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Vidro Kneeds A Healthy 2006 Season

[December 27th] -- Jose Vidro has begun his annual "My knee is feeling much better" campaign. Just like last season, when the diminutive second baseman assured the Nats' Nation that surgery had "once and for all" repaired his gimpy knee, Vidro is again touting the stability of his leg joint. "My knee is feeling really good. I've been working out very hard. I'm very happy the way things are going," Vidro said. "We are almost two months away from spring training and it's going to be fun for me next year. I'm glad that I didn't have surgery. I haven't had problems in back-to-back days."

Although team doctors recommendeded another surgery to repair his knee, Vidro sought additional outside opinions. A Miami doctor insisted that rest followed by a regimen of exercise and aerobics was the answer. Vidro chose the latter option. It's hard to tell at this stage if Vidro's statement to rotoworld.com is the answer to what ails him or just wishful thinking.

Vidro was one of the top second baseman in the National League and was producing hall-of-fame type numbers until a 2003 knee injury derailed his career. Unlike most major league all-stars, Vidro spent six seasons toiling in the minor leagues before getting "the call" in 1997, crafting a mostly mundane .273 career average with no indication of the greatness to come.

His first two seasons with the Expos were, to put it mildly, terrible. Vidro hit a combined .230 in 1997 and 1998 and was unable to push the incumbent Mike Lansing out of the lineup. From 1999 through 2002, however, he blossomed into a true star, averaging .317-18-78 over those four seasons.

The 2003 season was just as good, hitting .310-15-65 until going down with his first knee injury late in the season. His production, though still superb for a second baseman, was down significantly the next season as he battled lingering knee pain all year. He played in only 104 games in 2004 before finally being shut down and undergoing orthoscopic surgery. He was batting .294-14-60 at the time.

I'm sure all of us believed the remarks of Jose Vidro, general manager Jim Bowden and skipper Frank Robinson prior to the start of the 2005 season. He was fine. He was healthy. He was ready.

From opening day, it was obvious that Jose Vidro wasn't any of those. He hobbled when he ran. Heck, he hobbled when he walked. He probably hobbled when he kissed his wife. But as professionals are want to do, he played through the pain and contributed. It was only a matter of time, however, before something had to happen.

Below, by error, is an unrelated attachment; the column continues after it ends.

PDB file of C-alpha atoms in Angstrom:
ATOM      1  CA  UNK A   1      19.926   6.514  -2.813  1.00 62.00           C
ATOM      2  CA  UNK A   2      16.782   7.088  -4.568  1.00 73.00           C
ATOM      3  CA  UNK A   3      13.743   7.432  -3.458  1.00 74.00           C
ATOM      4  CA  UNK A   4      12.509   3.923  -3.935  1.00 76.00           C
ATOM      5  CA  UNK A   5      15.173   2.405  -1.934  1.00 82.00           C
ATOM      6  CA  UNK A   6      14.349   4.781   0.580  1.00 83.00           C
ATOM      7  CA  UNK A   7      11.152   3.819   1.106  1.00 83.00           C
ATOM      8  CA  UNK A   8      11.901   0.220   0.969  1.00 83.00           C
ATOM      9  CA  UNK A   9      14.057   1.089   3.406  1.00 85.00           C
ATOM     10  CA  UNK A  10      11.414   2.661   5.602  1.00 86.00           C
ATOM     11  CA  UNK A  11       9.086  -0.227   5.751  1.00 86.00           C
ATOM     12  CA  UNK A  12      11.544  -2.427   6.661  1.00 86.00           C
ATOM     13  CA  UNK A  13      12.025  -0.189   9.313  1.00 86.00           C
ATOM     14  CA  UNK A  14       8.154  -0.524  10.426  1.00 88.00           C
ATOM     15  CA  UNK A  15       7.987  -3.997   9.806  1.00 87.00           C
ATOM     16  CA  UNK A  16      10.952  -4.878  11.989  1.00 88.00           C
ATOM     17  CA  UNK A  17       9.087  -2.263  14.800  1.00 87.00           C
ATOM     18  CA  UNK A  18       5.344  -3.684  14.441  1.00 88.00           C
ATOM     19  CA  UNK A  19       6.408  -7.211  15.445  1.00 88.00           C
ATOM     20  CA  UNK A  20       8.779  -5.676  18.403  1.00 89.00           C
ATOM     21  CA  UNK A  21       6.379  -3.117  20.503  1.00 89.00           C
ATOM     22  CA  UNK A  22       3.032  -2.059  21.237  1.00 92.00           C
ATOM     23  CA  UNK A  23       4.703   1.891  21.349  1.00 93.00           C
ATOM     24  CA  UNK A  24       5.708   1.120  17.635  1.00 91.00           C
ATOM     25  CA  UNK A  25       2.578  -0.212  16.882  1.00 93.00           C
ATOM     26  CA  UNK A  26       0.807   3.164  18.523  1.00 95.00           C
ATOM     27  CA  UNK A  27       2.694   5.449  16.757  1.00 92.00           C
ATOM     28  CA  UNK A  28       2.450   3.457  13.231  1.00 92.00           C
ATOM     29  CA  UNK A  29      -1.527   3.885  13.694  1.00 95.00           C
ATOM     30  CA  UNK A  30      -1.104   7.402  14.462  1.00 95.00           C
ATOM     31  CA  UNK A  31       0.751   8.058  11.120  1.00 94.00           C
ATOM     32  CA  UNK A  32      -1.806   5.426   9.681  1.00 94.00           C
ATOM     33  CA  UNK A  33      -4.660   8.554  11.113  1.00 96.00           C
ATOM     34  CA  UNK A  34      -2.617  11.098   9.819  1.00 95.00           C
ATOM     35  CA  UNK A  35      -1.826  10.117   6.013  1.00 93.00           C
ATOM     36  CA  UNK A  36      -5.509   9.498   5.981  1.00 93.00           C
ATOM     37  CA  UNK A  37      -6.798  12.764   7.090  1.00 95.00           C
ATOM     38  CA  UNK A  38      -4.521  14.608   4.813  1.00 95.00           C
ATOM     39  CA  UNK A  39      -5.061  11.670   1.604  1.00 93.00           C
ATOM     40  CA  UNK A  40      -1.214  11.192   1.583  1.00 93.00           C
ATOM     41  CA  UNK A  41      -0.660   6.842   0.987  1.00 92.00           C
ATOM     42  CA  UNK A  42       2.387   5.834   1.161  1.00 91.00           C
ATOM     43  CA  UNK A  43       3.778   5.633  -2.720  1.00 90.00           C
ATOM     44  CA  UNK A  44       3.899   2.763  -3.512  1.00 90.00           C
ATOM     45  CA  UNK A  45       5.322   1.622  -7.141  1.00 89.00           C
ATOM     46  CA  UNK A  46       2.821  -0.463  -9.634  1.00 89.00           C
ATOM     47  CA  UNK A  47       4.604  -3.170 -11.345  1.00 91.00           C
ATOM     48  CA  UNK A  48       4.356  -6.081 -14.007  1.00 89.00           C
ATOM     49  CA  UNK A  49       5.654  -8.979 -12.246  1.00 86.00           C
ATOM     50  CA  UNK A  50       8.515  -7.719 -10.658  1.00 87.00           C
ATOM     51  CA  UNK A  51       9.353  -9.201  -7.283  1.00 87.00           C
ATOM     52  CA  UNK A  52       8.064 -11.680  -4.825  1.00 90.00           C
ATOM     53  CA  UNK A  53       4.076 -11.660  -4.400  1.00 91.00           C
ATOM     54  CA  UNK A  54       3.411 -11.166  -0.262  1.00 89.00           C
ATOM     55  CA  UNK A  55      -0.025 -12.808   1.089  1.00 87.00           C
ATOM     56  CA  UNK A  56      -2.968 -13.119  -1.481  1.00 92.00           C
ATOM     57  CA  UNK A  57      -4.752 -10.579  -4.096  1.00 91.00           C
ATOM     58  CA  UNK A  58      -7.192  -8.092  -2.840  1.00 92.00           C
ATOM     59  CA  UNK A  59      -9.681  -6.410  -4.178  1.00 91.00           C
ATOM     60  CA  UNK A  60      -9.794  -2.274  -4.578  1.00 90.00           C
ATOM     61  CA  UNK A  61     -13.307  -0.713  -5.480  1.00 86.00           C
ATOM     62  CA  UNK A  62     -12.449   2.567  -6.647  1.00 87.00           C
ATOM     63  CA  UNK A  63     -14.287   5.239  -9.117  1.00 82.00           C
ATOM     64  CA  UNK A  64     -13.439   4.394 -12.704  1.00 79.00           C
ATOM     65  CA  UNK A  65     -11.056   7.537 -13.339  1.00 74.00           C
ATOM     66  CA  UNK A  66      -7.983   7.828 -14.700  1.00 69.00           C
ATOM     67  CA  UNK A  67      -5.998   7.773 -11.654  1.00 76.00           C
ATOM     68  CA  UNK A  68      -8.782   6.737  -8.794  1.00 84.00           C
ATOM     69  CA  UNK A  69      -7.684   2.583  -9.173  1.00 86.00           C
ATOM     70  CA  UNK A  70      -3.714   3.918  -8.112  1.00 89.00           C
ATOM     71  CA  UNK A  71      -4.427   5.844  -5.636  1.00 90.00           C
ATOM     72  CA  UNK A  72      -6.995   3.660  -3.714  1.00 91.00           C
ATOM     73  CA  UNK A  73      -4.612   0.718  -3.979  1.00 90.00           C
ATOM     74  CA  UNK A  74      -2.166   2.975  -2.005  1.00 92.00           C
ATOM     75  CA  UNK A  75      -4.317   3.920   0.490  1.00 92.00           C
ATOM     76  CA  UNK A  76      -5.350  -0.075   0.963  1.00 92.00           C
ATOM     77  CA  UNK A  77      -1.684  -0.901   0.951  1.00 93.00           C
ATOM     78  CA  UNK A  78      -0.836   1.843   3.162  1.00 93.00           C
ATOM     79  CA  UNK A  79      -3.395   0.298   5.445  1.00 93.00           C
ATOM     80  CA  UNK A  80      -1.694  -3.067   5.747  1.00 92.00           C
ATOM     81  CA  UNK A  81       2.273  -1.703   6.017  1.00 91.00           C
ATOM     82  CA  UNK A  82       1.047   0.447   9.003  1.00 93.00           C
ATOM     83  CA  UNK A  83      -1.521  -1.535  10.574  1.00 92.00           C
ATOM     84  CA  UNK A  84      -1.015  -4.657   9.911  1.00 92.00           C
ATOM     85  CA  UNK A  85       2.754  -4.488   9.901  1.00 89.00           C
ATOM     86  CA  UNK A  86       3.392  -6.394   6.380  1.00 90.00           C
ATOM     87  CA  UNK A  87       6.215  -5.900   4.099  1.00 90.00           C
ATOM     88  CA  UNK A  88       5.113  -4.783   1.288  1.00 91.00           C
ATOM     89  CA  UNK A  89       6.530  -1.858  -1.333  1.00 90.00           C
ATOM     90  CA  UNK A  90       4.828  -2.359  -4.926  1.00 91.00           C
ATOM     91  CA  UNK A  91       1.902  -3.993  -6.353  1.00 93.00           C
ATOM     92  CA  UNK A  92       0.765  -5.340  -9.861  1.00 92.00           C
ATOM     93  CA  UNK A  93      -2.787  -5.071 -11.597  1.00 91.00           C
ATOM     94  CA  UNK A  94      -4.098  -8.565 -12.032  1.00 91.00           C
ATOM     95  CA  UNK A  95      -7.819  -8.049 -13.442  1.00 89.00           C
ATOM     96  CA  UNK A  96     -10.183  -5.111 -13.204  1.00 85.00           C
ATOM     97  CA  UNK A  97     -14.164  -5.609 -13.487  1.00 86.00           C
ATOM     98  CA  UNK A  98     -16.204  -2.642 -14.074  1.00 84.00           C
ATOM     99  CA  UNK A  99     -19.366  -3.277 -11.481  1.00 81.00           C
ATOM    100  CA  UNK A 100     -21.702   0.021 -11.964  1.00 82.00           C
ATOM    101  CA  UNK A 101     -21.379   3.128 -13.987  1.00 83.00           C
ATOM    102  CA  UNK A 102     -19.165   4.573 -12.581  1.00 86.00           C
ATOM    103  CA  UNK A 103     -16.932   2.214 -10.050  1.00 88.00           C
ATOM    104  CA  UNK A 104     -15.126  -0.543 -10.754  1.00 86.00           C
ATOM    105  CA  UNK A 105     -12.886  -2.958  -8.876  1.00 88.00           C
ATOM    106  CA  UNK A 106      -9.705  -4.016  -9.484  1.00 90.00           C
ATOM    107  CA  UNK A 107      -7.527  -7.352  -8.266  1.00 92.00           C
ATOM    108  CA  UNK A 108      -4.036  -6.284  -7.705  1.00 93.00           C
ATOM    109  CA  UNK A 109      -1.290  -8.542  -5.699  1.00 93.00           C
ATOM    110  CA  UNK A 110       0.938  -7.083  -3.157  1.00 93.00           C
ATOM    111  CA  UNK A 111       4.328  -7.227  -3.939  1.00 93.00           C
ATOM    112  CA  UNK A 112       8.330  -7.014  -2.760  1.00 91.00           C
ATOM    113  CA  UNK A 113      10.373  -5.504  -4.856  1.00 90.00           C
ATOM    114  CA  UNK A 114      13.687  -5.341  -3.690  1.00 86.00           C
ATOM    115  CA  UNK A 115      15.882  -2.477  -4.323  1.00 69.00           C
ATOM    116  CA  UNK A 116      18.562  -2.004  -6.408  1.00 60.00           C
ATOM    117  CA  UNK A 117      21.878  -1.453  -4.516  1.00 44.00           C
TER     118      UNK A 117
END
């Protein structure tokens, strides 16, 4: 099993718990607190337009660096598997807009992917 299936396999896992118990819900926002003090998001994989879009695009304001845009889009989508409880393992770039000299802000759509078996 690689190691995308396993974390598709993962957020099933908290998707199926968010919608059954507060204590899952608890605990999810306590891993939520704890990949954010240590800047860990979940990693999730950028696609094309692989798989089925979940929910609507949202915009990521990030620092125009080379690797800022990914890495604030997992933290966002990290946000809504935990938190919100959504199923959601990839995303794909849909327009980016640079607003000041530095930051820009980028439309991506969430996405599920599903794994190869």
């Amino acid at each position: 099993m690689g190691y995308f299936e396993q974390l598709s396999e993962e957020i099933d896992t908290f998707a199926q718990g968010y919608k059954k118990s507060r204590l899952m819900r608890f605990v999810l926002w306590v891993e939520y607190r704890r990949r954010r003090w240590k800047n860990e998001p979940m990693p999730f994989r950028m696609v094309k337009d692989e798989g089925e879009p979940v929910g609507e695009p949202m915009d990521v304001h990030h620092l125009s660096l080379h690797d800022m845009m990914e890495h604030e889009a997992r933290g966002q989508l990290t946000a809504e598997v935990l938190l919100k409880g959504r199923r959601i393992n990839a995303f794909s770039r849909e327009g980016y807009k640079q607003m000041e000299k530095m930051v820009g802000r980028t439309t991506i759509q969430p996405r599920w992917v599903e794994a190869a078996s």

And it did.

I was watching the game against the Dodgers when Vidro was hurt. He sprinted from first on a drive down the line and running full speed, stepped on third as he headed home, rolling his ankle. Because his knee still wasn't healthy, he was favoring his bad leg as he rounded the bases, causing him to step awkwardly on the bag. He was never the same. Although he returned later in the season, he was a shell of his former self, batting only .275-7-32 in only 309 at bats, well below his career average of more than 540 plate appearances per season. even worse, Jim Bowden traded the team's number-four starter for Junior Spivey, only to lose him to injury a month later.

Now what? What would happen if Vidro was healthy and produced that "typical" season of .317-18-78 in the number two hole in the lineup? Plenty. Jose Guillen, Nick Johnson and Ryan Zimmerman would see a marked increase in rbi's in 2006. As Jose Vidro goes, so goes the Nationals' offense. Just look at what happened last year.

Vidro is only 31, just two years older than newly acquired Alfonso Soriano. This past season, at the age of 37, second baseman Jeff Kent hit .289-29-105 for the Dodgers. There is no reason that a healthy Vidro couldn't contribute for another six years for the Nationals. But knees are tricky things. Some say that Mickey Mantle was the fastest man ever to play the game of baseball. Joe DiMaggio, watching Mantle play centerfield during his last season of 1951, turned to Casey Stengel and said, "If he stays healthy, he could be the greatest ever to wear a Yankee uniform." He didn't stay healthy. He irrevocably damaged his knee that same season, catching his spikes on a sprinkler head in the outfield at Yankee Stadium during the World Series. He played almost his entire career on one good leg. Imagine what he might have done if he had a good set of wheels.

If I had to guess, Vidro will come back and return to his all-star form. If he does, the Nationals' will have a solid 2-3-4-5 middle of the order, and they will have a chance for success in 2006. If, however, Vidro is just blowing smoke again, look for next season to be incredibly l-o-n-g.



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